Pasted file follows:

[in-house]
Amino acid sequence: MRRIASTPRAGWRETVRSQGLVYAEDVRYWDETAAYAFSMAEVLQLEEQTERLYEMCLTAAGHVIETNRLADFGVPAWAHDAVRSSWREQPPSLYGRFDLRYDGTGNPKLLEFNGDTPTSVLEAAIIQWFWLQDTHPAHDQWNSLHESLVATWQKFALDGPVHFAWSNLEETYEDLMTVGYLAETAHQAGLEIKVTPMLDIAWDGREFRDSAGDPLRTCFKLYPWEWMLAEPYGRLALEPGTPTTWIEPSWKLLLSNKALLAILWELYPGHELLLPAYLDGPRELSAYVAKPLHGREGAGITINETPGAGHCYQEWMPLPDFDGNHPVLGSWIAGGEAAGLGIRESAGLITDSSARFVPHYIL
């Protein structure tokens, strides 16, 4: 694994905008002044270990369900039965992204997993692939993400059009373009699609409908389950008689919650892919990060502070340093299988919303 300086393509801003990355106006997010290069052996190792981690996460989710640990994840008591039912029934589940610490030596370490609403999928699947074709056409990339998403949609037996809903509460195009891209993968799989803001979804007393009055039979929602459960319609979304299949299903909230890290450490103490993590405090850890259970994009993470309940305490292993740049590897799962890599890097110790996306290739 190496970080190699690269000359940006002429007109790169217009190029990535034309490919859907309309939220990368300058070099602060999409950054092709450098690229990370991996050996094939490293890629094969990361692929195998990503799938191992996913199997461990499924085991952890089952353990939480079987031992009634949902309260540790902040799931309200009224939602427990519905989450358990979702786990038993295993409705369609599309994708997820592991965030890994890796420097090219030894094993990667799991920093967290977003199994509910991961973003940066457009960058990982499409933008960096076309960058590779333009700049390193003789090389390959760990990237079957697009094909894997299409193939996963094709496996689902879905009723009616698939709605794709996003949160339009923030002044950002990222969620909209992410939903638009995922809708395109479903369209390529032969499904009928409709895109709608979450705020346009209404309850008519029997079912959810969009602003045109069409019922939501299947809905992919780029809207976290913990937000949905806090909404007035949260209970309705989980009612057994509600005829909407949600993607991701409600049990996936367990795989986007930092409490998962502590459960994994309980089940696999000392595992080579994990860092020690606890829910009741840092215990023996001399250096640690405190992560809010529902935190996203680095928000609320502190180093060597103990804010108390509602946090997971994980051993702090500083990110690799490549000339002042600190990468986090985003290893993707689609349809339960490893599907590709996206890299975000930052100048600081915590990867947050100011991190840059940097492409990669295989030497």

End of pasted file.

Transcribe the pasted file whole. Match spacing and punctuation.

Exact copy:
[in-house]
Amino acid sequence: MRRIASTPRAGWRETVRSQGLVYAEDVRYWDETAAYAFSMAEVLQLEEQTERLYEMCLTAAGHVIETNRLADFGVPAWAHDAVRSSWREQPPSLYGRFDLRYDGTGNPKLLEFNGDTPTSVLEAAIIQWFWLQDTHPAHDQWNSLHESLVATWQKFALDGPVHFAWSNLEETYEDLMTVGYLAETAHQAGLEIKVTPMLDIAWDGREFRDSAGDPLRTCFKLYPWEWMLAEPYGRLALEPGTPTTWIEPSWKLLLSNKALLAILWELYPGHELLLPAYLDGPRELSAYVAKPLHGREGAGITINETPGAGHCYQEWMPLPDFDGNHPVLGSWIAGGEAAGLGIRESAGLITDSSARFVPHYIL
């Protein structure tokens, strides 16, 4: 694994905008002044270990369900039965992204997993692939993400059009373009699609409908389950008689919650892919990060502070340093299988919303 300086393509801003990355106006997010290069052996190792981690996460989710640990994840008591039912029934589940610490030596370490609403999928699947074709056409990339998403949609037996809903509460195009891209993968799989803001979804007393009055039979929602459960319609979304299949299903909230890290450490103490993590405090850890259970994009993470309940305490292993740049590897799962890599890097110790996306290739 190496970080190699690269000359940006002429007109790169217009190029990535034309490919859907309309939220990368300058070099602060999409950054092709450098690229990370991996050996094939490293890629094969990361692929195998990503799938191992996913199997461990499924085991952890089952353990939480079987031992009634949902309260540790902040799931309200009224939602427990519905989450358990979702786990038993295993409705369609599309994708997820592991965030890994890796420097090219030894094993990667799991920093967290977003199994509910991961973003940066457009960058990982499409933008960096076309960058590779333009700049390193003789090389390959760990990237079957697009094909894997299409193939996963094709496996689902879905009723009616698939709605794709996003949160339009923030002044950002990222969620909209992410939903638009995922809708395109479903369209390529032969499904009928409709895109709608979450705020346009209404309850008519029997079912959810969009602003045109069409019922939501299947809905992919780029809207976290913990937000949905806090909404007035949260209970309705989980009612057994509600005829909407949600993607991701409600049990996936367990795989986007930092409490998962502590459960994994309980089940696999000392595992080579994990860092020690606890829910009741840092215990023996001399250096640690405190992560809010529902935190996203680095928000609320502190180093060597103990804010108390509602946090997971994980051993702090500083990110690799490549000339002042600190990468986090985003290893993707689609349809339960490893599907590709996206890299975000930052100048600081915590990867947050100011991190840059940097492409990669295989030497």